“The more prosperous nations are obliged, to the extent they are able, to welcome the foreigner in search of the security and the means of livelihood which he cannot find in his country of origin. Public authorities should see to it that the natural right is respected that places a guest under the protection of those who receive him.”
If you’d been listening to public figures within the church you’d think it read, “Western nations are obliged to unconditionally accept and provide for however many people want to come and live within their lands. If they don’t, they’re a racist.”
“Immigrants are obliged to respect with gratitude the material and spiritual heritage of the country that receives them, to obey its laws and to assist in carrying civic burdens.”
This puts a whole new perspective on things and makes it quite clear that importing hundreds of thousands of (mostly) non-Christian migrants is not, in any sense, within church teachings. Zmirak even goes further to consider immigration as a form of conquest which it very much is.
But enough about my pet issues and more to what I found particularly useful. One observation I’ll make before proceeding is that despite the very grave subject matter, Zmirak conveys the jovial and hopeful outlook of a man of faith. As a life time cynic, this is something I’ve been working on and failing to achieve for quite a while.
Zmirak does cover the convergence that has occurred at many levels of the church and continues. My schooling gives some idea of how far it has gone but Zmirak covers how what was called the “Spirit” of the second Vatican council was used to avoid following the actual text. Vatican II is something I’ve long been of two minds on and Zmirak addresses this complicated subject very clearly. The same goes for other documents and subjects that are frequently (and deliberately) confused by the mainstream media.
Another interesting point was the subject of divorce and annulments. I had no idea how corrupt the issuing of annulments had become within the church. Much like contraception (which I have an upcoming post on), this is a seriously divisive issue among Catholics though the actual teaching is quite clear. As with immigration above, you could simply look it up but research is hard. On the personal side, I have thought hypothetically about divorce on a number of occasions. If (heaven forbid) I sought an annulment, wouldn’t I be seeking also to say my children were therefore conceived in a sinful act? If I were to do that, it wouldn’t show much love for them. And even if I was okay with that, knowing as I do the teaching I wouldn’t be able to see being granted an annulment from a bishop as a “Get Out of Hell Free” card. God knows my mind and I find it hard to believe observant Catholics don’t realise that he knows theirs too.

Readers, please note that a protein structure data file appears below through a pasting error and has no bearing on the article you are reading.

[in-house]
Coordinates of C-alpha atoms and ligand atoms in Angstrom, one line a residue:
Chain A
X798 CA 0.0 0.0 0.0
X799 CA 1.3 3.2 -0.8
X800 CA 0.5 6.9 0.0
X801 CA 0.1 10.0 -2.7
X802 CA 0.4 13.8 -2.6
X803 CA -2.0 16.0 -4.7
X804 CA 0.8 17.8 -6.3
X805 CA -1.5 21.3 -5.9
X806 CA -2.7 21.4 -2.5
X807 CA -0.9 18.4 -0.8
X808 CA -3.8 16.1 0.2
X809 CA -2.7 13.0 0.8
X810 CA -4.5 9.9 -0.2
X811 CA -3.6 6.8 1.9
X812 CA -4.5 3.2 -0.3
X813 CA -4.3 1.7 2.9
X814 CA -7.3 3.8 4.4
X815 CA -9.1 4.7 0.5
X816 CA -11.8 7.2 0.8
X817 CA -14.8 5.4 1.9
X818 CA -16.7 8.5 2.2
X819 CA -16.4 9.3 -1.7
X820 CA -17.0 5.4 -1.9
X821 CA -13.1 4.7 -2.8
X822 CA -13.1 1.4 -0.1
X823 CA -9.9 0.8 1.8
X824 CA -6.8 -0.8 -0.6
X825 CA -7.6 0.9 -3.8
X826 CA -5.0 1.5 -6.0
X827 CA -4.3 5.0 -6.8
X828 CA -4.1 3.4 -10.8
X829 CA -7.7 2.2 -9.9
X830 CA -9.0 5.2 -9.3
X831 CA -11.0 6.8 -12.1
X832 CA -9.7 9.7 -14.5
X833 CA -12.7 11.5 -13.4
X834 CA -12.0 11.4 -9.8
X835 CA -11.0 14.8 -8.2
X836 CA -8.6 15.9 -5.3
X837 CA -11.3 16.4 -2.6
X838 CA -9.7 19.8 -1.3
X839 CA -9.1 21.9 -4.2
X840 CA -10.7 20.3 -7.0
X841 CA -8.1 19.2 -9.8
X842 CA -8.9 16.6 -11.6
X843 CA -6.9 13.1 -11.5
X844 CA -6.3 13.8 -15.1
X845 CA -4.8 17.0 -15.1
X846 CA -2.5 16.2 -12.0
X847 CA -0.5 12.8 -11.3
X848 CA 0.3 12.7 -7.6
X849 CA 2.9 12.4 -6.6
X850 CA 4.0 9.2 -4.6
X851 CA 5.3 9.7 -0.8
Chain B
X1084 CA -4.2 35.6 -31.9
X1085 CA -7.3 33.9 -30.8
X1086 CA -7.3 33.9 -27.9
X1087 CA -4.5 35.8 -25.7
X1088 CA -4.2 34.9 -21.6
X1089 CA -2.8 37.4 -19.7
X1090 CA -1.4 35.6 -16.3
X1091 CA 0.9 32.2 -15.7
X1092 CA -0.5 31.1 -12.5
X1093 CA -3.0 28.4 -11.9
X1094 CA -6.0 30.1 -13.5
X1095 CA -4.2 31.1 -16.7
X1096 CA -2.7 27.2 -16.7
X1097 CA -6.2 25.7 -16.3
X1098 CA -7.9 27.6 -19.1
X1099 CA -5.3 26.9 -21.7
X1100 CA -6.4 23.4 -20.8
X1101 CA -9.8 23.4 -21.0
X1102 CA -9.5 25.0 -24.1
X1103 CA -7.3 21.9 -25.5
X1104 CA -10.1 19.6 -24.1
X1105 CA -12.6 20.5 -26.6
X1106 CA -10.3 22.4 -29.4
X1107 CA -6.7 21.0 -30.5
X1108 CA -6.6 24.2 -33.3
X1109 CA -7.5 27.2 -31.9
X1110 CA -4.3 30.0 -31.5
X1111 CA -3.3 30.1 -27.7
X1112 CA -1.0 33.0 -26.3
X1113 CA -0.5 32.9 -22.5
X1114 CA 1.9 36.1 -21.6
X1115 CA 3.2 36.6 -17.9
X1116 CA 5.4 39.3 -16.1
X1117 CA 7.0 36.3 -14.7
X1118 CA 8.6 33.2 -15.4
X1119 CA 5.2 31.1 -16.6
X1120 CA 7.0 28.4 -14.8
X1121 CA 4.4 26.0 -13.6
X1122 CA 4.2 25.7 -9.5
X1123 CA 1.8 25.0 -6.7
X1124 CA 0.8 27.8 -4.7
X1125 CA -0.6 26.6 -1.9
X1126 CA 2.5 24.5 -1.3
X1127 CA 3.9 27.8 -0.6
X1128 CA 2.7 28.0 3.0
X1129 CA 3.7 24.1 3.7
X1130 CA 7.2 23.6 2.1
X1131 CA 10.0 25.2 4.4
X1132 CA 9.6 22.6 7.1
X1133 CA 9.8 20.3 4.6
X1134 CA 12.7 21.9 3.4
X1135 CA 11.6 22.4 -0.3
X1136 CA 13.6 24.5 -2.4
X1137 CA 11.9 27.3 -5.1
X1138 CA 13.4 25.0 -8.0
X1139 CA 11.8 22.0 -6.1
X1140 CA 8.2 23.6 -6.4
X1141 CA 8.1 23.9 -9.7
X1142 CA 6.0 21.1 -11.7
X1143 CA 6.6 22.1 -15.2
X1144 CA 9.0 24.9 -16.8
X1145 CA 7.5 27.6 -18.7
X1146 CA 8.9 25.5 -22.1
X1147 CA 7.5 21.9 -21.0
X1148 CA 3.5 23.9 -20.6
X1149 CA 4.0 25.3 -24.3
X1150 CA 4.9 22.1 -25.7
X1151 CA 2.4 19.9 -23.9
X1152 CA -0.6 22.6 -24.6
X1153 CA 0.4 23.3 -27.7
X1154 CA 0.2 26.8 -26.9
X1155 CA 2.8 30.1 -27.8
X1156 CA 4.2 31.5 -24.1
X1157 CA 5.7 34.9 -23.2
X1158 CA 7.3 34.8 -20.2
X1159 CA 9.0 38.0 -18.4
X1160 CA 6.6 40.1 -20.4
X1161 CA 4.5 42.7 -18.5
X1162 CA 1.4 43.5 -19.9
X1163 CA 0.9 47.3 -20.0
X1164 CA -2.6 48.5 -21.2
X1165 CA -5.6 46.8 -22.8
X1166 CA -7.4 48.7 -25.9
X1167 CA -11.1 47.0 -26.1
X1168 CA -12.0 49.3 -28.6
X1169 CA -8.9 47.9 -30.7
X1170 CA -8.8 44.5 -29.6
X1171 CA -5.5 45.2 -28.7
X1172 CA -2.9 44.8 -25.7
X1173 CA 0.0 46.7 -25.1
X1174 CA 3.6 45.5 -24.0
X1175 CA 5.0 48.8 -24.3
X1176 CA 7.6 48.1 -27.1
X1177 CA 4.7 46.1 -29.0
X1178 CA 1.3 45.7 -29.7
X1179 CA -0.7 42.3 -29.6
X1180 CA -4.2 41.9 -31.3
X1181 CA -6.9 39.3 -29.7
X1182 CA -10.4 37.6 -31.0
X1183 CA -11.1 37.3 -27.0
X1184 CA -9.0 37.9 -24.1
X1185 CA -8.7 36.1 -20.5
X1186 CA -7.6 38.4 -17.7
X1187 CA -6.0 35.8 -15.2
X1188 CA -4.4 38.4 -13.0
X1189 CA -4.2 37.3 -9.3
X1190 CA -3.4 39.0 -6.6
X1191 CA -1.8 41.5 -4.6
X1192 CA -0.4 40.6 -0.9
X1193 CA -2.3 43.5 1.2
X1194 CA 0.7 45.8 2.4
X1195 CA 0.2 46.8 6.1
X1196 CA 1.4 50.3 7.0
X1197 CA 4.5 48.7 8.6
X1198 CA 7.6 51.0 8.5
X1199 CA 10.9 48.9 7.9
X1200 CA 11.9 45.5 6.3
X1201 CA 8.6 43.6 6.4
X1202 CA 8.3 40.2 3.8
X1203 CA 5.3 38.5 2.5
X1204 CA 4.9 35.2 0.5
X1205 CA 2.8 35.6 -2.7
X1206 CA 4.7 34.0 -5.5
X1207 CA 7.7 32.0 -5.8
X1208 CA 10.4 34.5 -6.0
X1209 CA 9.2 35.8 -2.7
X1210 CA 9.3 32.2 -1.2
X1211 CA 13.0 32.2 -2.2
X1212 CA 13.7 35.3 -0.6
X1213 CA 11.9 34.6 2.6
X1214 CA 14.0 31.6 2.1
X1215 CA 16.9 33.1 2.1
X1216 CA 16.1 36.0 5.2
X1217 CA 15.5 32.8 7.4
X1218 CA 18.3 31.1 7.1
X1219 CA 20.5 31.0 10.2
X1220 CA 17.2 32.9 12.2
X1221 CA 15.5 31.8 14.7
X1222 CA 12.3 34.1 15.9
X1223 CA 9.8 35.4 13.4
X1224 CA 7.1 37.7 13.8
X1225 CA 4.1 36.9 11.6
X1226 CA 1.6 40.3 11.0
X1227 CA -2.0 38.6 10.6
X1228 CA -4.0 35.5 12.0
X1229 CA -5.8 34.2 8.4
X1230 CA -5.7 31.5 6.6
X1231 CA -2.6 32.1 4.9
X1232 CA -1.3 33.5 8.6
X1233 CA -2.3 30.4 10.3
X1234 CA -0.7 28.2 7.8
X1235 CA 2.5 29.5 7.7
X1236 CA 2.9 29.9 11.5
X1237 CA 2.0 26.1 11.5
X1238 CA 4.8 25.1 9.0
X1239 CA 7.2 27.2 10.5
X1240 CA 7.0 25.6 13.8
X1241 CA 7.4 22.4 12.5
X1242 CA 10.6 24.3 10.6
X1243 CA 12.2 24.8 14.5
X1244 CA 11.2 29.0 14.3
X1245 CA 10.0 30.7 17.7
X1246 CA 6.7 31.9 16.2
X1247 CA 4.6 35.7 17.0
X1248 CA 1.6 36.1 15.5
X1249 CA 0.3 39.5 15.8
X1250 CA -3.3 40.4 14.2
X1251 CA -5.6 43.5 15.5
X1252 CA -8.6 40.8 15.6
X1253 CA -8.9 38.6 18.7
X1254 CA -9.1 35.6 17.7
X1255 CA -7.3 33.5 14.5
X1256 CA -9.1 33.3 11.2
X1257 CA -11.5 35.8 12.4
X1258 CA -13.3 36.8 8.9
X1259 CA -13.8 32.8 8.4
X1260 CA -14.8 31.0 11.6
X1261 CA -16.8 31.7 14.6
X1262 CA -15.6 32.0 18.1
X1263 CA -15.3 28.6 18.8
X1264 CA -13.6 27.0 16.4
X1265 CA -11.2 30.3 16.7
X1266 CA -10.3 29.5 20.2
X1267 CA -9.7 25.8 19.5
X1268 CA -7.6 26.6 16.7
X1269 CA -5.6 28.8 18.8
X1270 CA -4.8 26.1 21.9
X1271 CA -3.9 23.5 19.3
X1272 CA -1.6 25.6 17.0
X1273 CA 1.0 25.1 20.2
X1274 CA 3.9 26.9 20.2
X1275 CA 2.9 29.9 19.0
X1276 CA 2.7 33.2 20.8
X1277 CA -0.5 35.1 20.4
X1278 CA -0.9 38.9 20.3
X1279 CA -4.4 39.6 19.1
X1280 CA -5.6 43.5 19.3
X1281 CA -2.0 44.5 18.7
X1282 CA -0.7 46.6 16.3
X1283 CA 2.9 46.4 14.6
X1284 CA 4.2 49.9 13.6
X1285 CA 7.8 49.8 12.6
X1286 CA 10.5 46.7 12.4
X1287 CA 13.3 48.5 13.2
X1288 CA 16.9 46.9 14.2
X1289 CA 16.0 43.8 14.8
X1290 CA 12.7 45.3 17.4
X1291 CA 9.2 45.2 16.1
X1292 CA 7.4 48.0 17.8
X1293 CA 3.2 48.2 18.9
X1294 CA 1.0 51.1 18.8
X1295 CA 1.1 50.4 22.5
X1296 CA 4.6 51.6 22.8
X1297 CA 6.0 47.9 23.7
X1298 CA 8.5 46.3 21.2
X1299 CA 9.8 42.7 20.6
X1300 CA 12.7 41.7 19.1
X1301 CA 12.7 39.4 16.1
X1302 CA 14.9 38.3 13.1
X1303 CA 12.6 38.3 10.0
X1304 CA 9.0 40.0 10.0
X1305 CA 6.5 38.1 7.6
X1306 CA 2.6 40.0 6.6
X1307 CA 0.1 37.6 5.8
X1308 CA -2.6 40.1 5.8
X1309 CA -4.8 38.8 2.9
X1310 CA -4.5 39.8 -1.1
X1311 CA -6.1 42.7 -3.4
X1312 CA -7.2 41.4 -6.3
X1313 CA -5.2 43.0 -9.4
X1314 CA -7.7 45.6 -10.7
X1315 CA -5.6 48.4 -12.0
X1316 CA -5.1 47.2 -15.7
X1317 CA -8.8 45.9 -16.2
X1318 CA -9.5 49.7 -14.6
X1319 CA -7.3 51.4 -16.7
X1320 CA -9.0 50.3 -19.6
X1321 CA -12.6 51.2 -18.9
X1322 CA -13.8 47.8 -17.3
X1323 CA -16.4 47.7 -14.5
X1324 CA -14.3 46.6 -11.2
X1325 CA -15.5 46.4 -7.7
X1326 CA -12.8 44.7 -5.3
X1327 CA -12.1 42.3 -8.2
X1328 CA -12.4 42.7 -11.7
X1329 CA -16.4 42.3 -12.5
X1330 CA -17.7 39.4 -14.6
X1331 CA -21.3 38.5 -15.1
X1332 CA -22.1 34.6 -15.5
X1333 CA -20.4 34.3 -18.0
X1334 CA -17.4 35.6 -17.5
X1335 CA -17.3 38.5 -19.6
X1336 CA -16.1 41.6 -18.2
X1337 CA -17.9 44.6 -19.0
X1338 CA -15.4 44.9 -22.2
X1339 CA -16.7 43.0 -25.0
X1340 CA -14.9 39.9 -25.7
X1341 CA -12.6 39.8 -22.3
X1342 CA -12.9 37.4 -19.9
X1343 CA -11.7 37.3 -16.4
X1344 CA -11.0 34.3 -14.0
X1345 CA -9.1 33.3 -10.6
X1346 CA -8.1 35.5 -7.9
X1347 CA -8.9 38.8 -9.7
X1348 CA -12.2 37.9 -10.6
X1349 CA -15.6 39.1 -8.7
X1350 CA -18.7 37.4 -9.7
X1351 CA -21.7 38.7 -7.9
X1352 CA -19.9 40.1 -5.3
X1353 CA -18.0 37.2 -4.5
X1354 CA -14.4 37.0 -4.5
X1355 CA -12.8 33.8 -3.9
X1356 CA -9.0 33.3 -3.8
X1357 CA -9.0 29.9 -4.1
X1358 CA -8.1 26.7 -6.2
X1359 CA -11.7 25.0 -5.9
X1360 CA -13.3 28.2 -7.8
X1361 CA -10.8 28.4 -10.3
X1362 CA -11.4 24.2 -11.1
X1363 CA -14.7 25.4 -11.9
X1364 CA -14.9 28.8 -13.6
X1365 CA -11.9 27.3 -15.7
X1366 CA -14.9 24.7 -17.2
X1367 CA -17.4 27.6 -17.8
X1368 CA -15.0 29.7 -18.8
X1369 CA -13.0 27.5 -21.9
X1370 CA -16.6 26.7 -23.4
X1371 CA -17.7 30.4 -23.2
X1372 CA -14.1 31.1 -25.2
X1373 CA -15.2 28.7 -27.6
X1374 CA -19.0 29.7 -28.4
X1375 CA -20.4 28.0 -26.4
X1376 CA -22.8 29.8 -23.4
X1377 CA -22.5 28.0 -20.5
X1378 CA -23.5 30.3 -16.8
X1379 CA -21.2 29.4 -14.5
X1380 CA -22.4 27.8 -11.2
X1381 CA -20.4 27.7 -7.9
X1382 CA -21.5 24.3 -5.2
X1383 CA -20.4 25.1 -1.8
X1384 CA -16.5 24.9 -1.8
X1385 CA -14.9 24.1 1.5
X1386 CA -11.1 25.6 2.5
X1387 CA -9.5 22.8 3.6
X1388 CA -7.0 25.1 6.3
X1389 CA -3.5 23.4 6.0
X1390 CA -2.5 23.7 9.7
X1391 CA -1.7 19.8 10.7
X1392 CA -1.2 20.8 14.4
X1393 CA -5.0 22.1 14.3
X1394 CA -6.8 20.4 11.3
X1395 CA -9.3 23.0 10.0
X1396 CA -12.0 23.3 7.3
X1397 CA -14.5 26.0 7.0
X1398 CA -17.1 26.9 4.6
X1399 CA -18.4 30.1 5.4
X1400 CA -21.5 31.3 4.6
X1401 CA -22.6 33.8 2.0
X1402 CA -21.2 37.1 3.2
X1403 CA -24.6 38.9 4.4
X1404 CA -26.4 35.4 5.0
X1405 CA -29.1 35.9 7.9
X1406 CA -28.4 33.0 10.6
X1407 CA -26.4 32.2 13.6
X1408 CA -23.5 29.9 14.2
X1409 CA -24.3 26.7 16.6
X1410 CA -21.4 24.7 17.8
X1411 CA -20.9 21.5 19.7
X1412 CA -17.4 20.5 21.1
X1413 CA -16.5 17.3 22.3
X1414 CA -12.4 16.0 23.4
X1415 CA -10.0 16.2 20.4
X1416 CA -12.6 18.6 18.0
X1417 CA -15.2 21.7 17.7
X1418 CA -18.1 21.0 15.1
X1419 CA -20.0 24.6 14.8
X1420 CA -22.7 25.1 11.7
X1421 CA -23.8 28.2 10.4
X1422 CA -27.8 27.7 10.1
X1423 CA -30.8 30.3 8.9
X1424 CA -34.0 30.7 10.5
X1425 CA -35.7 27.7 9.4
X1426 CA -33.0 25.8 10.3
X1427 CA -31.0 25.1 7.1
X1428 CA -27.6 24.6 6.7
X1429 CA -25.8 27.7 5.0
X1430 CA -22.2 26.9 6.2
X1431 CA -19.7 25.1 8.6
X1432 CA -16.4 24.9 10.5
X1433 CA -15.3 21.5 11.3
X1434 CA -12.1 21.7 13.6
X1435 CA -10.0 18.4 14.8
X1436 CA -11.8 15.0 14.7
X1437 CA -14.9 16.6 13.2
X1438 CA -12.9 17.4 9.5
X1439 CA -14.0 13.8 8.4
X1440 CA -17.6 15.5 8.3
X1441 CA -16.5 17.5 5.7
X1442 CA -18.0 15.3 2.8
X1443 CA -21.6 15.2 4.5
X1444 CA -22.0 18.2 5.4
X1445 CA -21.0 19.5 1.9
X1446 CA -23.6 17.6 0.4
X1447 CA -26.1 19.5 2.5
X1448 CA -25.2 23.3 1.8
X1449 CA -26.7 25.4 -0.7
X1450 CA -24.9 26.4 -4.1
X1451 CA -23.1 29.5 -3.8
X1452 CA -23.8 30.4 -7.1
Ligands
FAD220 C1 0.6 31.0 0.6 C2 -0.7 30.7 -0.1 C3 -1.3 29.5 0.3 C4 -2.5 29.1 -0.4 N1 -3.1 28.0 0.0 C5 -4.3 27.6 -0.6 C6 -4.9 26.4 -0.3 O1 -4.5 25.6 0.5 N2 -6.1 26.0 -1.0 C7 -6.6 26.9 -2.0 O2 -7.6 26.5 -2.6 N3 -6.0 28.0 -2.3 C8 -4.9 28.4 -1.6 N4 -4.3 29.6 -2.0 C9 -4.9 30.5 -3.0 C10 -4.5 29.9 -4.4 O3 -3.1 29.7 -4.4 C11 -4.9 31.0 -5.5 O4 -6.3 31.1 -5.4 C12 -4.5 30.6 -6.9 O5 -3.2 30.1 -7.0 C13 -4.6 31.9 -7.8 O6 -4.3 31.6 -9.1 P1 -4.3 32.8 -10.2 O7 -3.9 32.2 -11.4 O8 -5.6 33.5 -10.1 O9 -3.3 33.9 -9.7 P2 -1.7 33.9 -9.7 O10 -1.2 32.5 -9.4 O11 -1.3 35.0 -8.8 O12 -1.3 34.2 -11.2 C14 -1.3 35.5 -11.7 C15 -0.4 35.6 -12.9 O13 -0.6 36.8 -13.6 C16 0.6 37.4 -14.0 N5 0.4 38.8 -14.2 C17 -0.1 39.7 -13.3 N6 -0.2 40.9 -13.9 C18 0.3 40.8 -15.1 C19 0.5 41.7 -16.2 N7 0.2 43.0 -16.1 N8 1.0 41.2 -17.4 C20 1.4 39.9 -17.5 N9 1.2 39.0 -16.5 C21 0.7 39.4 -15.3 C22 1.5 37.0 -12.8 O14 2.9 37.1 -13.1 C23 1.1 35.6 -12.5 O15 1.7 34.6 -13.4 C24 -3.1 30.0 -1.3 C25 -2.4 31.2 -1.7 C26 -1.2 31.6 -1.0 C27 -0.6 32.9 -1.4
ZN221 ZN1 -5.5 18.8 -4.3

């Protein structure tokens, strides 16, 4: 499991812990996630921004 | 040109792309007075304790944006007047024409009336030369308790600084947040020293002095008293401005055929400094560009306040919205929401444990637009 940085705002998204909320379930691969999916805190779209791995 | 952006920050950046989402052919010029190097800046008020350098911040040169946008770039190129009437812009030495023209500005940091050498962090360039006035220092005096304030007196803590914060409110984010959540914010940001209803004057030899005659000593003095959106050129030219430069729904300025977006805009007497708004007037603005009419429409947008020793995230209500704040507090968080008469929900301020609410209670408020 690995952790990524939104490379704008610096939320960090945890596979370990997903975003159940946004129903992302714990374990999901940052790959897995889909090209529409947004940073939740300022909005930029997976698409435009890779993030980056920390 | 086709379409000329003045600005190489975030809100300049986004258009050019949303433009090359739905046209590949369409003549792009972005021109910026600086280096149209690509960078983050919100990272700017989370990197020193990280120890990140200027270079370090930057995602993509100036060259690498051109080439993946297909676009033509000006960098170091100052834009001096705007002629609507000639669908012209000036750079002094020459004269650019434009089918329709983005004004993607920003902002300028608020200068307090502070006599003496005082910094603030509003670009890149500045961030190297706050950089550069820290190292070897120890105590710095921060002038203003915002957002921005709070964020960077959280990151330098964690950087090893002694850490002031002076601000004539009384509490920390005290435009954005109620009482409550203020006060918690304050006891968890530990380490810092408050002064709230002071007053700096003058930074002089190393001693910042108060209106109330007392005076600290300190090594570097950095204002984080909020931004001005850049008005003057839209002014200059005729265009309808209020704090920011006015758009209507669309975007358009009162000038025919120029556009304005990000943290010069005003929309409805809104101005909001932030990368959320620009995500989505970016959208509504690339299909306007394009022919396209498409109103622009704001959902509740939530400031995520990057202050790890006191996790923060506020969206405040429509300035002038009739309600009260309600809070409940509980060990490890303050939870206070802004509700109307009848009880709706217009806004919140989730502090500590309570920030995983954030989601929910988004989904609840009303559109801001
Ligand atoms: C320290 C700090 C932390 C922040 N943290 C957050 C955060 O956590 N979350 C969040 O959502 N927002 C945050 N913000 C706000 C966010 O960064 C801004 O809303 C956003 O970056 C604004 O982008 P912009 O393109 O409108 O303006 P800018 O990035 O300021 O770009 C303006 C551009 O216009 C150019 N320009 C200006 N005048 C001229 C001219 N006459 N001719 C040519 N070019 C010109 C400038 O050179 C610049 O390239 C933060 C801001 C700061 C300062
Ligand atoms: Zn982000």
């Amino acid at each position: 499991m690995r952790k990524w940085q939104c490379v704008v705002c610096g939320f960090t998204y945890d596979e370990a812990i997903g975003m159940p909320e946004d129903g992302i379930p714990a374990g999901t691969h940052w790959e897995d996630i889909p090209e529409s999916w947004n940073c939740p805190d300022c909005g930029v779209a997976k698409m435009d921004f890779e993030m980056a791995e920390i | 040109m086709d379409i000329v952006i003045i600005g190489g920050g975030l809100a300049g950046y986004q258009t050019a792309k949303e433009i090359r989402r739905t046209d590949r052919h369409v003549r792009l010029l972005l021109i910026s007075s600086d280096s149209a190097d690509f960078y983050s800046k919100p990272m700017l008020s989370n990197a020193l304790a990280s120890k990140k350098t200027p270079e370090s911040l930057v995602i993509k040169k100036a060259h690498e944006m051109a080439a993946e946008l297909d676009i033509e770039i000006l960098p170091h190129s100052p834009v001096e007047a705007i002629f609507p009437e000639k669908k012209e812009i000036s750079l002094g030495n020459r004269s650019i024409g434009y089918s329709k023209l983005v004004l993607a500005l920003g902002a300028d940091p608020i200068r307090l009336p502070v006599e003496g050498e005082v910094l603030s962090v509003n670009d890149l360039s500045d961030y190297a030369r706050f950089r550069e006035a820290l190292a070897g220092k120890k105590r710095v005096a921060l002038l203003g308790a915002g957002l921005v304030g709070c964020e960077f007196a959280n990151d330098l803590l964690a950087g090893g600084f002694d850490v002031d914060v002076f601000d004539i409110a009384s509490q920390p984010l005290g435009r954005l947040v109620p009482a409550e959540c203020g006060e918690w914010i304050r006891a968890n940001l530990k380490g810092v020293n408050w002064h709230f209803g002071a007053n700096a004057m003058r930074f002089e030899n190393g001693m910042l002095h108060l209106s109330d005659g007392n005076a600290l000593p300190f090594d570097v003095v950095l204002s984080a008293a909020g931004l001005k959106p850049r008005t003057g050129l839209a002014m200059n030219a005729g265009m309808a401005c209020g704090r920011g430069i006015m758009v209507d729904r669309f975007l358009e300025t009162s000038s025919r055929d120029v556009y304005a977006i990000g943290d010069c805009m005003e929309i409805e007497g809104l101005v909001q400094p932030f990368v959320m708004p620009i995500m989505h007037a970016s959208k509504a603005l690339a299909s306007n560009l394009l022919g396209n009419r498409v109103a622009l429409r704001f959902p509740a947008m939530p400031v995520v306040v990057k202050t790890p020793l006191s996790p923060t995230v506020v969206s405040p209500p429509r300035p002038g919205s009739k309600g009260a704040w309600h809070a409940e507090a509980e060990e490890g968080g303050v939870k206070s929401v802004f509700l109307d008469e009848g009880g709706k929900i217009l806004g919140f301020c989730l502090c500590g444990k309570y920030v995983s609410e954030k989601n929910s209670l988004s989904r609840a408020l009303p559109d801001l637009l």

One final note is that while he covers many political topics from a Catholic perspective, he is quick and careful to point out that the church is limited in a number of ways politically. A comprehensive teaching on economics for example is beyond the scope of the church. It is only able to offer guidance on specific matters.
So, I naturally recommend the book and found it personally helpful as well as entertaining and informative. I don’t know if I’d consider buying another of these guides but I have no regrets about this one.